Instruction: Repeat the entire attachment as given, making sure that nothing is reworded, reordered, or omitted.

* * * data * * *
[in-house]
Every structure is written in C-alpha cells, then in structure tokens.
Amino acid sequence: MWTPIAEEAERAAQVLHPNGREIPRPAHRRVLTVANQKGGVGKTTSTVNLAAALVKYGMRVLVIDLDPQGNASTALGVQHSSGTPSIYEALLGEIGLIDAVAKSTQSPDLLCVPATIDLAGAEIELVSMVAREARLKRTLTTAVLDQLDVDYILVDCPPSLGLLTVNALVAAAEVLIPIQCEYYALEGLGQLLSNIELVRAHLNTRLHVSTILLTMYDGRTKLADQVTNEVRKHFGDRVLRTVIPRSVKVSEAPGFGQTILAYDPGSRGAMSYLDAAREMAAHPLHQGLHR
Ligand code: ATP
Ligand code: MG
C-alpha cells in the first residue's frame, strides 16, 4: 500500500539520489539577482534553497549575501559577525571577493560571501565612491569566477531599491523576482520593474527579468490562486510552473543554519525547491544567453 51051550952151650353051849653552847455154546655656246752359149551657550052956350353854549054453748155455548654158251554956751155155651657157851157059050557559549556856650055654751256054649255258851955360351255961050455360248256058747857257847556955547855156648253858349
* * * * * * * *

[in-house]
Every structure is written in C-alpha cells, then in structure tokens.
Amino acid sequence: MWTPIAEEAERAAQVLHPNGREIPRPAHRRVLTVANQKGGVGKTTSTVNLAAALVKYGMRVLVIDLDPQGNASTALGVQHSSGTPSIYEALLGEIGLIDAVAKSTQSPDLLCVPATIDLAGAEIELVSMVAREARLKRTLTTAVLDQLDVDYILVDCPPSLGLLTVNALVAAAEVLIPIQCEYYALEGLGQLLSNIELVRAHLNTRLHVSTILLTMYDGRTKLADQVTNEVRKHFGDRVLRTVIPRSVKVSEAPGFGQTILAYDPGSRGAMSYLDAAREMAAHPLHQGLHR
Ligand code: ATP
Ligand code: MG
C-alpha cells in the first residue's frame, strides 16, 4: 500500500539520489539577482534553497549575501559577525571577493560571501565612491569566477531599491523576482520593474527579468490562486510552473543554519525547491544567453 51051550952151650353051849653552847455154546655656246752359149551657550052956350353854549054453748155455548654158251554956751155155651657157851157059050557559549556856650055654751256054649255258851955360351255961050455360248256058747857257847556955547855156648253858349